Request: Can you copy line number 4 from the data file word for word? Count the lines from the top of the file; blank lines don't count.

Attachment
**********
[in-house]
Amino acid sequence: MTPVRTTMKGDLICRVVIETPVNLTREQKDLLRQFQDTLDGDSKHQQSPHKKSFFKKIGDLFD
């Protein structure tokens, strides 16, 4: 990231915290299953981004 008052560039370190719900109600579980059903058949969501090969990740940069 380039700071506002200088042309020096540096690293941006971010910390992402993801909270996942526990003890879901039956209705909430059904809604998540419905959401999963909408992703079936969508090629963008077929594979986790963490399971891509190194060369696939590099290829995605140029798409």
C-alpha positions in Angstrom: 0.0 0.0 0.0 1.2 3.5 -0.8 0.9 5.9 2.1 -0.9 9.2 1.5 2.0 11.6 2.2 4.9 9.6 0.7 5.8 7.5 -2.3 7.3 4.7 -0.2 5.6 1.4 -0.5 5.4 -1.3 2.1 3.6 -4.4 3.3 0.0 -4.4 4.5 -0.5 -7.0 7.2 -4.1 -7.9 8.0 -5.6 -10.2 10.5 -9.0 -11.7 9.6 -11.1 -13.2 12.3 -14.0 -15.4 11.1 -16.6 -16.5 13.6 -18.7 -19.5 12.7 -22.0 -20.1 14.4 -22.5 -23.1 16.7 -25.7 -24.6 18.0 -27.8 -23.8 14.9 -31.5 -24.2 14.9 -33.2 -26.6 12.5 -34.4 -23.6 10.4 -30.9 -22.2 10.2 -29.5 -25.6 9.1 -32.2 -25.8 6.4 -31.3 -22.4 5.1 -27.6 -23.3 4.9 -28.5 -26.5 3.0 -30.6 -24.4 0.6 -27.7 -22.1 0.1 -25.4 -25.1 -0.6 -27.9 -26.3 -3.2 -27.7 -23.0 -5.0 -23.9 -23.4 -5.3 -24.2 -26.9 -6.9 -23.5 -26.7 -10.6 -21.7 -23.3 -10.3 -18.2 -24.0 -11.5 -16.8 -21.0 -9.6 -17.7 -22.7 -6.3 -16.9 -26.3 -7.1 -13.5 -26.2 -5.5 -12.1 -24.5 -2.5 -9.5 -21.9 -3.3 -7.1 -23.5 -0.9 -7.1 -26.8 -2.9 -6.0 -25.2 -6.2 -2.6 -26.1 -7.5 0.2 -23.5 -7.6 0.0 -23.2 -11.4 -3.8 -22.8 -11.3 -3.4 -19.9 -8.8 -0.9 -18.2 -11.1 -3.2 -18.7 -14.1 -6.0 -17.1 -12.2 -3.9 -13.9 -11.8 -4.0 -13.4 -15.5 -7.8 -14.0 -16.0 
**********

C-alpha positions in Angstrom: 0.0 0.0 0.0 1.2 3.5 -0.8 0.9 5.9 2.1 -0.9 9.2 1.5 2.0 11.6 2.2 4.9 9.6 0.7 5.8 7.5 -2.3 7.3 4.7 -0.2 5.6 1.4 -0.5 5.4 -1.3 2.1 3.6 -4.4 3.3 0.0 -4.4 4.5 -0.5 -7.0 7.2 -4.1 -7.9 8.0 -5.6 -10.2 10.5 -9.0 -11.7 9.6 -11.1 -13.2 12.3 -14.0 -15.4 11.1 -16.6 -16.5 13.6 -18.7 -19.5 12.7 -22.0 -20.1 14.4 -22.5 -23.1 16.7 -25.7 -24.6 18.0 -27.8 -23.8 14.9 -31.5 -24.2 14.9 -33.2 -26.6 12.5 -34.4 -23.6 10.4 -30.9 -22.2 10.2 -29.5 -25.6 9.1 -32.2 -25.8 6.4 -31.3 -22.4 5.1 -27.6 -23.3 4.9 -28.5 -26.5 3.0 -30.6 -24.4 0.6 -27.7 -22.1 0.1 -25.4 -25.1 -0.6 -27.9 -26.3 -3.2 -27.7 -23.0 -5.0 -23.9 -23.4 -5.3 -24.2 -26.9 -6.9 -23.5 -26.7 -10.6 -21.7 -23.3 -10.3 -18.2 -24.0 -11.5 -16.8 -21.0 -9.6 -17.7 -22.7 -6.3 -16.9 -26.3 -7.1 -13.5 -26.2 -5.5 -12.1 -24.5 -2.5 -9.5 -21.9 -3.3 -7.1 -23.5 -0.9 -7.1 -26.8 -2.9 -6.0 -25.2 -6.2 -2.6 -26.1 -7.5 0.2 -23.5 -7.6 0.0 -23.2 -11.4 -3.8 -22.8 -11.3 -3.4 -19.9 -8.8 -0.9 -18.2 -11.1 -3.2 -18.7 -14.1 -6.0 -17.1 -12.2 -3.9 -13.9 -11.8 -4.0 -13.4 -15.5 -7.8 -14.0 -16.0 